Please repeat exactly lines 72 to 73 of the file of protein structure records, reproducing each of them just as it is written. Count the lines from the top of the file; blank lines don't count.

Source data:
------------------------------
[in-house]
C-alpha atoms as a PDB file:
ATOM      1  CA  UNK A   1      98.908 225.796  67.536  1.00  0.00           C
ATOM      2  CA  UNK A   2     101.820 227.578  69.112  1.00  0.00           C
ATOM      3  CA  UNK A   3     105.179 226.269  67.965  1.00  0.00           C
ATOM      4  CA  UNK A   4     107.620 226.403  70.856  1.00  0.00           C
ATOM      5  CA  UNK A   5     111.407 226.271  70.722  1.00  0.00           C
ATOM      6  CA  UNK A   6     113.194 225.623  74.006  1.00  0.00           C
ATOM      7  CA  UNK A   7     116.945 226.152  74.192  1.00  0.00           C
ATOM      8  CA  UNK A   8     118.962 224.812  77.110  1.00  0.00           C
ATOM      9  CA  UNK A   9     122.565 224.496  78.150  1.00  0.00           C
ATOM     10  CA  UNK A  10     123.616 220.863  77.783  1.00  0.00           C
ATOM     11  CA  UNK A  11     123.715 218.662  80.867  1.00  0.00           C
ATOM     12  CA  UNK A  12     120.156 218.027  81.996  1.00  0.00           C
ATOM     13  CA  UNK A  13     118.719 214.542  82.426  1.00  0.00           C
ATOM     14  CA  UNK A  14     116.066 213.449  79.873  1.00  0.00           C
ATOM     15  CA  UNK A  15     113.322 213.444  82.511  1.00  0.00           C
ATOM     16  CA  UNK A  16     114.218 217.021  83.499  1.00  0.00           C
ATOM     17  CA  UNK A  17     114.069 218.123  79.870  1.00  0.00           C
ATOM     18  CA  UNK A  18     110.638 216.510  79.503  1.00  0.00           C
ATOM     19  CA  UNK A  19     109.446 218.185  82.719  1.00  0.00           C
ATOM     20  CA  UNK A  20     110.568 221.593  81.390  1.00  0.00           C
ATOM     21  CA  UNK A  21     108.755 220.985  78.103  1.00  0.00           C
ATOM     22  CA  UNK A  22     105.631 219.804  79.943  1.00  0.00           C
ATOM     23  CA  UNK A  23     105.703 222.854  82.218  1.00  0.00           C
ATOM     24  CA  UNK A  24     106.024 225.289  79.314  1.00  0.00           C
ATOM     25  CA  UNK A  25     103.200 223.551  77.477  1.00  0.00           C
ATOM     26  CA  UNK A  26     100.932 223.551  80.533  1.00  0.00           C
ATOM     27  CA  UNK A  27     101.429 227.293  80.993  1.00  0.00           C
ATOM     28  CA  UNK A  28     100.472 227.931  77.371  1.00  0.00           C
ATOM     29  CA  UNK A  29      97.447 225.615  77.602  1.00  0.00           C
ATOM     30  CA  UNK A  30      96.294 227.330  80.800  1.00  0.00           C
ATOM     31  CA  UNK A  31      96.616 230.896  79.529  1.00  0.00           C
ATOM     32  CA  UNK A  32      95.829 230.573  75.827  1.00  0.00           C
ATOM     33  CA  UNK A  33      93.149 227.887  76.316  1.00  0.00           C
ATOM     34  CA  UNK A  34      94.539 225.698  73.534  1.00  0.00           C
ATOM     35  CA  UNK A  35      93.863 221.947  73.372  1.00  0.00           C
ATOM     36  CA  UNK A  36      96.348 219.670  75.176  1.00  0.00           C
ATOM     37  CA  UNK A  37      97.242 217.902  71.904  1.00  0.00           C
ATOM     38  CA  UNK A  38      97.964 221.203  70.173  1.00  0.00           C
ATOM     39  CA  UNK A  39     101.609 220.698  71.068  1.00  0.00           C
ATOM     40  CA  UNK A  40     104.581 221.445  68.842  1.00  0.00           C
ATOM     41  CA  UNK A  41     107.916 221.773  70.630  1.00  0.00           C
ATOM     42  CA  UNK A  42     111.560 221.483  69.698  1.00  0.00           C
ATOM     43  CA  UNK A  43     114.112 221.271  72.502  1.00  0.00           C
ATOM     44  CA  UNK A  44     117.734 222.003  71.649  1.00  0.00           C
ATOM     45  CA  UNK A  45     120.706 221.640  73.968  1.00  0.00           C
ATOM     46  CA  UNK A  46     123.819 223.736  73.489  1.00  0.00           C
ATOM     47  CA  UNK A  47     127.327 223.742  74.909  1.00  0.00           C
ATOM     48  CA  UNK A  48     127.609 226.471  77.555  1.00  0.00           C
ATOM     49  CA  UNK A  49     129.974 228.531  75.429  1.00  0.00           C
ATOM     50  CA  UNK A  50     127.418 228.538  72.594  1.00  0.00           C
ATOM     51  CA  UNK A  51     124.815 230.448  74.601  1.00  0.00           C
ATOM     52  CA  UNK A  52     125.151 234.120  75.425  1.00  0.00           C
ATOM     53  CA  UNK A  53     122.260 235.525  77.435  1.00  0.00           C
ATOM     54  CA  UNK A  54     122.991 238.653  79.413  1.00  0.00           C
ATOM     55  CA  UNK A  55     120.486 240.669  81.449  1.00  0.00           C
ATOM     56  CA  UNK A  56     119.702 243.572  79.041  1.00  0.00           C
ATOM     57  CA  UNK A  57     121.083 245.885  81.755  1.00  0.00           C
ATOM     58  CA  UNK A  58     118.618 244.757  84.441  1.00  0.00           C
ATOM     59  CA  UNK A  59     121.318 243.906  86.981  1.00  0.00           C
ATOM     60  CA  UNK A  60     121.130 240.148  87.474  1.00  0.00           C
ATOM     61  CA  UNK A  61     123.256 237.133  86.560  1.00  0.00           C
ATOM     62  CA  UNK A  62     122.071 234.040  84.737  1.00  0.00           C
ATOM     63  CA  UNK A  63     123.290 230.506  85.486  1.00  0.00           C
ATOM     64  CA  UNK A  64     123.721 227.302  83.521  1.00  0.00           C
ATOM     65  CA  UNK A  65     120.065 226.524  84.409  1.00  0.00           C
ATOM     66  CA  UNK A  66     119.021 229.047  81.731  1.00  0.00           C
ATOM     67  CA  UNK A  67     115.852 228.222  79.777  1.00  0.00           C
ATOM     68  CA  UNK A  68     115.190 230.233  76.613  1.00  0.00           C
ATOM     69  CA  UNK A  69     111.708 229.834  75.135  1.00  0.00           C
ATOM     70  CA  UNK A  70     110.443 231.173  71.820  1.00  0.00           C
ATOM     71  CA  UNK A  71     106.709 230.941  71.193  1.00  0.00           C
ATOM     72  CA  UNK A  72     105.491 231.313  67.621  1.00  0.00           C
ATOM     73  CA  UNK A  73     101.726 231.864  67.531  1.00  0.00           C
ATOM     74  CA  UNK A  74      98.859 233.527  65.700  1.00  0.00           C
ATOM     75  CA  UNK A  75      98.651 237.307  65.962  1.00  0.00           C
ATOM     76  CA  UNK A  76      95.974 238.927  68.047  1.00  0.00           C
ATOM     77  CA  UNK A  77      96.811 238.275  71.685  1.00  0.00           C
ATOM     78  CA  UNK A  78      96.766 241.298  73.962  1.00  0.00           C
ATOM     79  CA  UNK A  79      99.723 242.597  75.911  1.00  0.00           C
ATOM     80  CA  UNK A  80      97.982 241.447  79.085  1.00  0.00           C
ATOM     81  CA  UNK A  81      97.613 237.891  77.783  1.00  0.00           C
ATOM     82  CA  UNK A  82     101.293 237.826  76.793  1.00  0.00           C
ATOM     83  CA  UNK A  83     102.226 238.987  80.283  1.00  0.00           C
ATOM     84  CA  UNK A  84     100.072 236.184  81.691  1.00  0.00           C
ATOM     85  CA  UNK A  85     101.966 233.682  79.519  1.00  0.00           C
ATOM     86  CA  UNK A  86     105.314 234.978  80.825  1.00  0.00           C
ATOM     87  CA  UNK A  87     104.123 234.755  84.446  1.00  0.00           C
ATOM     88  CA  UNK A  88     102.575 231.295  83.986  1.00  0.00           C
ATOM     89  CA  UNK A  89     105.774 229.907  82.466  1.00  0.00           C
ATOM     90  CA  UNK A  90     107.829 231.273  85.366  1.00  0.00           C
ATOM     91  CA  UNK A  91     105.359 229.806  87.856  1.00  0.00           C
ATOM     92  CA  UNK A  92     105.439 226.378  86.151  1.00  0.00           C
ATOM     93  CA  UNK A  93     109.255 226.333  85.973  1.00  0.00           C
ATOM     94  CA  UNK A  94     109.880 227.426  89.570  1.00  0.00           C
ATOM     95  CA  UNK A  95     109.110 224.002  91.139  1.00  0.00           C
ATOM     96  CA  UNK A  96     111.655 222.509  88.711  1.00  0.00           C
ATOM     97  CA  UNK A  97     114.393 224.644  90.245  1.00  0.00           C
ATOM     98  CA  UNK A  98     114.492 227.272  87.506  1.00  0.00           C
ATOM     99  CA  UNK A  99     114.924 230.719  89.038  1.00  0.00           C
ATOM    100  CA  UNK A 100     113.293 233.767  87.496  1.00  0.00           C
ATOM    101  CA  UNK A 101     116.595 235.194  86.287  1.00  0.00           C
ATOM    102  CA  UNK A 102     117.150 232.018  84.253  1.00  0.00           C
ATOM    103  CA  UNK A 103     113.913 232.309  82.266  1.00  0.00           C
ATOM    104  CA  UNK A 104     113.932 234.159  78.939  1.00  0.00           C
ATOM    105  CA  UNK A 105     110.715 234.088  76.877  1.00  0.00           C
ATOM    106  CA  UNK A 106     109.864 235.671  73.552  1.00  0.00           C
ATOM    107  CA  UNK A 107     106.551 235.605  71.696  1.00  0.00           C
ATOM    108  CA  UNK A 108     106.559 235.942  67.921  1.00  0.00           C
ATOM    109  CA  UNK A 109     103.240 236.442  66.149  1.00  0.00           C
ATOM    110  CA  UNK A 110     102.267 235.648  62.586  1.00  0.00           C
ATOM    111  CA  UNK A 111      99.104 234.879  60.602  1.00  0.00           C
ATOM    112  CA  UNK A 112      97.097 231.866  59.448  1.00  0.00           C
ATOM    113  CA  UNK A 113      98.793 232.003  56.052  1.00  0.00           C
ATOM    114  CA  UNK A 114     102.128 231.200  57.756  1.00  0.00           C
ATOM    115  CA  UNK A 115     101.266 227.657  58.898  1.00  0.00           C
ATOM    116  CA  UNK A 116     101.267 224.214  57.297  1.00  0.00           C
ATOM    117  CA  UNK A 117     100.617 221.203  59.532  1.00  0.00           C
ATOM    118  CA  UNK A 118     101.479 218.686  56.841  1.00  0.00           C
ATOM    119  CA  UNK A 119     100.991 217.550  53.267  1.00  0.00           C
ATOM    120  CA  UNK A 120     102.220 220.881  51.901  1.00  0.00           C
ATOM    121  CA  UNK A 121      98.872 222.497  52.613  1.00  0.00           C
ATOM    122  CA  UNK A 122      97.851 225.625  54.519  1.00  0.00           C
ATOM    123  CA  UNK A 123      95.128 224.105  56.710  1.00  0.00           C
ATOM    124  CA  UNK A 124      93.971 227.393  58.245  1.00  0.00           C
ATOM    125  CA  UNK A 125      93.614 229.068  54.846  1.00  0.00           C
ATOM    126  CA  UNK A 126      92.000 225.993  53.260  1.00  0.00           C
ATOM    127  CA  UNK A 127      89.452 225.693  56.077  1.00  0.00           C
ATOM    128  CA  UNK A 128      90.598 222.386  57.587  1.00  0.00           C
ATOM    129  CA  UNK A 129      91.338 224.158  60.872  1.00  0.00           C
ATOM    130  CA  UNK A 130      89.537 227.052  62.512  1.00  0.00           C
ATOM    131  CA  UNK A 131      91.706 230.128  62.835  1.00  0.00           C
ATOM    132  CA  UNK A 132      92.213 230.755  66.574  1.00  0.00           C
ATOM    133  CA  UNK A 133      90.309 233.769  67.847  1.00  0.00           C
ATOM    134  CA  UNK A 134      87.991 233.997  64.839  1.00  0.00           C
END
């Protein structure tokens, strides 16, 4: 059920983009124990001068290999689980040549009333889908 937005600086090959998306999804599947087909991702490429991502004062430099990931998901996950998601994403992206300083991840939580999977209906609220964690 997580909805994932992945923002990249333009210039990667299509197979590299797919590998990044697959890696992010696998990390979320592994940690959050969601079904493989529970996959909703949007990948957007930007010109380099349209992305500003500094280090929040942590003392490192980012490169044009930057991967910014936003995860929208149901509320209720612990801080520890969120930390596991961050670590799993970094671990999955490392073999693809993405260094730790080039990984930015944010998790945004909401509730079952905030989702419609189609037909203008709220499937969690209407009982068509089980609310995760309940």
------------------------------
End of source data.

ATOM     70  CA  UNK A  70     110.443 231.173  71.820  1.00  0.00           C
ATOM     71  CA  UNK A  71     106.709 230.941  71.193  1.00  0.00           C